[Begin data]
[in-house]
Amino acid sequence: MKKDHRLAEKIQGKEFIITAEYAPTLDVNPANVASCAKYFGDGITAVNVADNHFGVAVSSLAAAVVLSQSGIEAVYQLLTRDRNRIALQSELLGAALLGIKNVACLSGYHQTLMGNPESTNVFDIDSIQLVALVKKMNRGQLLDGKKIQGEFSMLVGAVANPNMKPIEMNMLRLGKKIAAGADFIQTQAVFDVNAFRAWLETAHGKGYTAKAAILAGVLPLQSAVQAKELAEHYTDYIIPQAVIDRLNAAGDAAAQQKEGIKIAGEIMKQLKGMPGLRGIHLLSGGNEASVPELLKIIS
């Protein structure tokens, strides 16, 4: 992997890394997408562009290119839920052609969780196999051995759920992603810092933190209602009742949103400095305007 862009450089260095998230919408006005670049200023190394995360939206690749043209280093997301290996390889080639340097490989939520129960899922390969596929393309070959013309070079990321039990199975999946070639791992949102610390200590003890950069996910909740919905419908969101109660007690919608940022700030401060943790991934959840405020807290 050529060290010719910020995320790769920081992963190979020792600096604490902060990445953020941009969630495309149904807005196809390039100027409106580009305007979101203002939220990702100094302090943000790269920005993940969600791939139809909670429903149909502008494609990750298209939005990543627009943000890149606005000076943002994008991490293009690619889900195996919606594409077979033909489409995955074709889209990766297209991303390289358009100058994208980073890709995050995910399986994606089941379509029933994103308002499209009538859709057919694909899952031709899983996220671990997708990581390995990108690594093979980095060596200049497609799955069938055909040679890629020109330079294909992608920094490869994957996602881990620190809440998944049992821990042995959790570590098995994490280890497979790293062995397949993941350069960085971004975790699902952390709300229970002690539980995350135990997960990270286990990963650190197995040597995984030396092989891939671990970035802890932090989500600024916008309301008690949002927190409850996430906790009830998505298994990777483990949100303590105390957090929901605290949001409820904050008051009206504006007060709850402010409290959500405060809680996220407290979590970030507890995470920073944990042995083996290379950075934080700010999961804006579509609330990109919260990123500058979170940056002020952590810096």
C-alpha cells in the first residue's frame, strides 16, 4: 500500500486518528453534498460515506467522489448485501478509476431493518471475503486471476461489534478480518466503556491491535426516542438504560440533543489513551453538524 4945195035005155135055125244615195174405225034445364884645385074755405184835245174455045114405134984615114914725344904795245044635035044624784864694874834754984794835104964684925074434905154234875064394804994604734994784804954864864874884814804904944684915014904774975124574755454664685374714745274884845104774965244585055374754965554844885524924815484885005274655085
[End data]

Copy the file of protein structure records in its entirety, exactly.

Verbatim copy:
[in-house]
Amino acid sequence: MKKDHRLAEKIQGKEFIITAEYAPTLDVNPANVASCAKYFGDGITAVNVADNHFGVAVSSLAAAVVLSQSGIEAVYQLLTRDRNRIALQSELLGAALLGIKNVACLSGYHQTLMGNPESTNVFDIDSIQLVALVKKMNRGQLLDGKKIQGEFSMLVGAVANPNMKPIEMNMLRLGKKIAAGADFIQTQAVFDVNAFRAWLETAHGKGYTAKAAILAGVLPLQSAVQAKELAEHYTDYIIPQAVIDRLNAAGDAAAQQKEGIKIAGEIMKQLKGMPGLRGIHLLSGGNEASVPELLKIIS
């Protein structure tokens, strides 16, 4: 992997890394997408562009290119839920052609969780196999051995759920992603810092933190209602009742949103400095305007 862009450089260095998230919408006005670049200023190394995360939206690749043209280093997301290996390889080639340097490989939520129960899922390969596929393309070959013309070079990321039990199975999946070639791992949102610390200590003890950069996910909740919905419908969101109660007690919608940022700030401060943790991934959840405020807290 050529060290010719910020995320790769920081992963190979020792600096604490902060990445953020941009969630495309149904807005196809390039100027409106580009305007979101203002939220990702100094302090943000790269920005993940969600791939139809909670429903149909502008494609990750298209939005990543627009943000890149606005000076943002994008991490293009690619889900195996919606594409077979033909489409995955074709889209990766297209991303390289358009100058994208980073890709995050995910399986994606089941379509029933994103308002499209009538859709057919694909899952031709899983996220671990997708990581390995990108690594093979980095060596200049497609799955069938055909040679890629020109330079294909992608920094490869994957996602881990620190809440998944049992821990042995959790570590098995994490280890497979790293062995397949993941350069960085971004975790699902952390709300229970002690539980995350135990997960990270286990990963650190197995040597995984030396092989891939671990970035802890932090989500600024916008309301008690949002927190409850996430906790009830998505298994990777483990949100303590105390957090929901605290949001409820904050008051009206504006007060709850402010409290959500405060809680996220407290979590970030507890995470920073944990042995083996290379950075934080700010999961804006579509609330990109919260990123500058979170940056002020952590810096």
C-alpha cells in the first residue's frame, strides 16, 4: 500500500486518528453534498460515506467522489448485501478509476431493518471475503486471476461489534478480518466503556491491535426516542438504560440533543489513551453538524 4945195035005155135055125244615195174405225034445364884645385074755405184835245174455045114405134984615114914725344904795245044635035044624784864694874834754984794835104964684925074434905154234875064394804994604734994784804954864864874884814804904944684915014904774975124574755454664685374714745274884845104774965244585055374754965554844885524924815484885005274655085